Mumbai, June 14:
Fasting during Ramadan is one of the five pillars of Islam, a ritual Muslims practice through the holy month in order to reconnect with their spirituality.
While this means no food and no water during the day, when the sun sets, the fast is broken with the Iftar meal, ensuring there is also a celebration of family, sharing and community.
One place in Mumbai that offers the best Ramadan specialties is Mohammed Ali Road. And if you are in the city this month, it deserves a visit.
At night, Mohammed Ali Road turns into an Iftar wonderland each evening, with street vendors preparing delectable treats for the thousands that throng there to break their fast.
From dates tohalwa, here are 13foods you must try, if you are Muslim or not.
During Ramadan, the fast is traditionally broken with dates and water.
A fantastic source of energy, sugar and fiber, imagine just how satisfying the sweet, rich pulp of these delicious dates taste to those who haven’t consumed a single morsel of food all day.
After the dates and water, fresh fruit is shared as a sort of appetiser, easing the body into the big meal ahead.
Since it is summer in India, tropical fruit like watermelon, papaya and pineapple are in season—perfect to rehydrate and replenish natural sugars.
Mohammed Ali Road is known all over India for its kebabs. Every kind you can imagine is available here, including those made from offal.
From juicy chicken thighs to minced mutton prepared in a variety of marinades, it’s hard to resist the aromas wafting through the street as these skewered meats are roasted right in front of you.
Meats are also deep fried in a batter with egg, to make cutlets that are then laid out on newspaper to let the oil drain.
Long lines are a common sight as people wait to buy them hot and crisp, just-out of the fryer.
“Chinese” chicken dishes are another Mohammed Ali Road specialty. Indians love Chinese food, and Chinese flavors and techniques have made their way into all sorts of Indian dishes, particularly Indian street foods.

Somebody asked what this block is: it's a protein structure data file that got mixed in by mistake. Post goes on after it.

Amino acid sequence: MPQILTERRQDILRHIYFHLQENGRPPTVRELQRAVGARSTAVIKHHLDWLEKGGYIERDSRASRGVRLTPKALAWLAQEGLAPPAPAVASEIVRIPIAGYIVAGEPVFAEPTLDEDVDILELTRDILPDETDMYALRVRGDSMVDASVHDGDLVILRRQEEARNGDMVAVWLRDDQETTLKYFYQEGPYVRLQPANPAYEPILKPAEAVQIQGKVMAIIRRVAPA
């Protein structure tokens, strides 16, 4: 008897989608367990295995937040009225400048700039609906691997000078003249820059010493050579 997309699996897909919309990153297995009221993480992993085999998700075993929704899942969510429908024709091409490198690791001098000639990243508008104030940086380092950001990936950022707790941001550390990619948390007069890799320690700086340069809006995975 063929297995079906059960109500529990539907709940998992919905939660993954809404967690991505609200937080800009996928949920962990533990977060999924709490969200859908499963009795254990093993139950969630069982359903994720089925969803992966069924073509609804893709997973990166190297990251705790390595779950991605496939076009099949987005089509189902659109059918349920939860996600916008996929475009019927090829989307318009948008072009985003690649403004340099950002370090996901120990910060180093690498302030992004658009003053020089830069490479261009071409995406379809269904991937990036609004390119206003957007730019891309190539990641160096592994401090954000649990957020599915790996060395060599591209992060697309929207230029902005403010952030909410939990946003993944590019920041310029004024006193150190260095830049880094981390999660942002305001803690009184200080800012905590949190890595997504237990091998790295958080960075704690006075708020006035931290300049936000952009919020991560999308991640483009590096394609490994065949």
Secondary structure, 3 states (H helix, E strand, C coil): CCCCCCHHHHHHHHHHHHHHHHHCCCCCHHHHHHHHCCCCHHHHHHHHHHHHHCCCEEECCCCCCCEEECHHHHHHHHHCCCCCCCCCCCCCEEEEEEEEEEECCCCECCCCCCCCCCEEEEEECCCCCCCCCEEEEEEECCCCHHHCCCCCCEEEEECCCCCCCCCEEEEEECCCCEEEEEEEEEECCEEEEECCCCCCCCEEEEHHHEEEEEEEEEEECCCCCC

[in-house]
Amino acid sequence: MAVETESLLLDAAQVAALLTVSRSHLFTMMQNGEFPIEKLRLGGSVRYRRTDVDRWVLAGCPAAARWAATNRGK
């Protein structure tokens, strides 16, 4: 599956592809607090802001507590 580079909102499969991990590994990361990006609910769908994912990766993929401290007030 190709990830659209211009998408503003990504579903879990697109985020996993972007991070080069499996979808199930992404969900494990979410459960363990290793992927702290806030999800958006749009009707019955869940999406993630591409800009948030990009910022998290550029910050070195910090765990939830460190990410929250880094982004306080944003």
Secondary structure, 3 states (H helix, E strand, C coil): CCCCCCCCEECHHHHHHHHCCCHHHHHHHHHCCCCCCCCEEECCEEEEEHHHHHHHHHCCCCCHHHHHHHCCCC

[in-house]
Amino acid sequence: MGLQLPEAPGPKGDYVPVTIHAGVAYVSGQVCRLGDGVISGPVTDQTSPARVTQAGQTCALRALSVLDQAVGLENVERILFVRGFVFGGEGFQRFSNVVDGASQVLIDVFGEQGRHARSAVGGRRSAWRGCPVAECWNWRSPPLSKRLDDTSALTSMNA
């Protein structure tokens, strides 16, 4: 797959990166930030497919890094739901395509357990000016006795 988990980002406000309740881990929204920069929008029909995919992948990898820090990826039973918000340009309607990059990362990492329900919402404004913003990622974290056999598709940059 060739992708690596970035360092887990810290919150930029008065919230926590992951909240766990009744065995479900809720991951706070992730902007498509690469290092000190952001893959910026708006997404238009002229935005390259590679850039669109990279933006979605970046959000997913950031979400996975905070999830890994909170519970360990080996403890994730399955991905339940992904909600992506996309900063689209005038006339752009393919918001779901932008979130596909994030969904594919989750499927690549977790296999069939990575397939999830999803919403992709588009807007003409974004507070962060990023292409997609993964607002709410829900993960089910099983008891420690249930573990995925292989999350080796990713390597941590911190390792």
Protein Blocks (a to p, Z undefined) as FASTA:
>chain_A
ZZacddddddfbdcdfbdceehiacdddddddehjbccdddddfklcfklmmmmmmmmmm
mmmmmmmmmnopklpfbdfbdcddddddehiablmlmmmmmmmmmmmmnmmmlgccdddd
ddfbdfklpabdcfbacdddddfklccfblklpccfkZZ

“Chinese” fried chicken, deliciously sticky and crisp, is a very popular dish here.
This dish is not for the faint of heart. But if you’re adventurous, it’s a delicacy to try.
Gurda is a spicy curry of chopped goat kidneys, with a fan following that’s willing to travel miles to enjoy some here at Mohammed Ali Road during Ramadan each year.
Bread, naans and rotis are freshly baked and sold per piece—the perfect accompaniment to the kebabs and curries.
If the meats and spices overwhelm you, these soft, fluffy breads will temper the flavors.
With all that food, you’ll need a refreshing beverage.
And nothing does the trick quite like a colorful, chilled falooda.
Somewhat like a hybrid between a milkshake and bubble tea, faloodas are essentially sweet, milky drinks, with chia seeds and vermicelli.
Of course, the feasting isn’t complete without desert—and malpua is a hot favorite. Literally.
These are fried pancakes dunked in syrup, again, served fresh out of the pan.
Mawa jalebi, dense, dark, syrup-soaked swirls made of a rich, thickened milk batter, and are a special type of jalebi available during Ramadan.
Regular orange jalebis, which are thin and crisp, are also served.
Flaky khaja, often blossom-shaped and in iridescent colors, adorn the counters of the mithai shops at Mohammed Ali Road.
If you still have room for more, try halwa–a tasty pudding studded with nuts and dry fruit, often decorated with slices of coconut and silver leaf.
And finally, you can’t miss the silky smooth phirni, a delicious thick, rice pudding made in small clay bowls. Those with a sweet tooth are certainly spoiled for choice.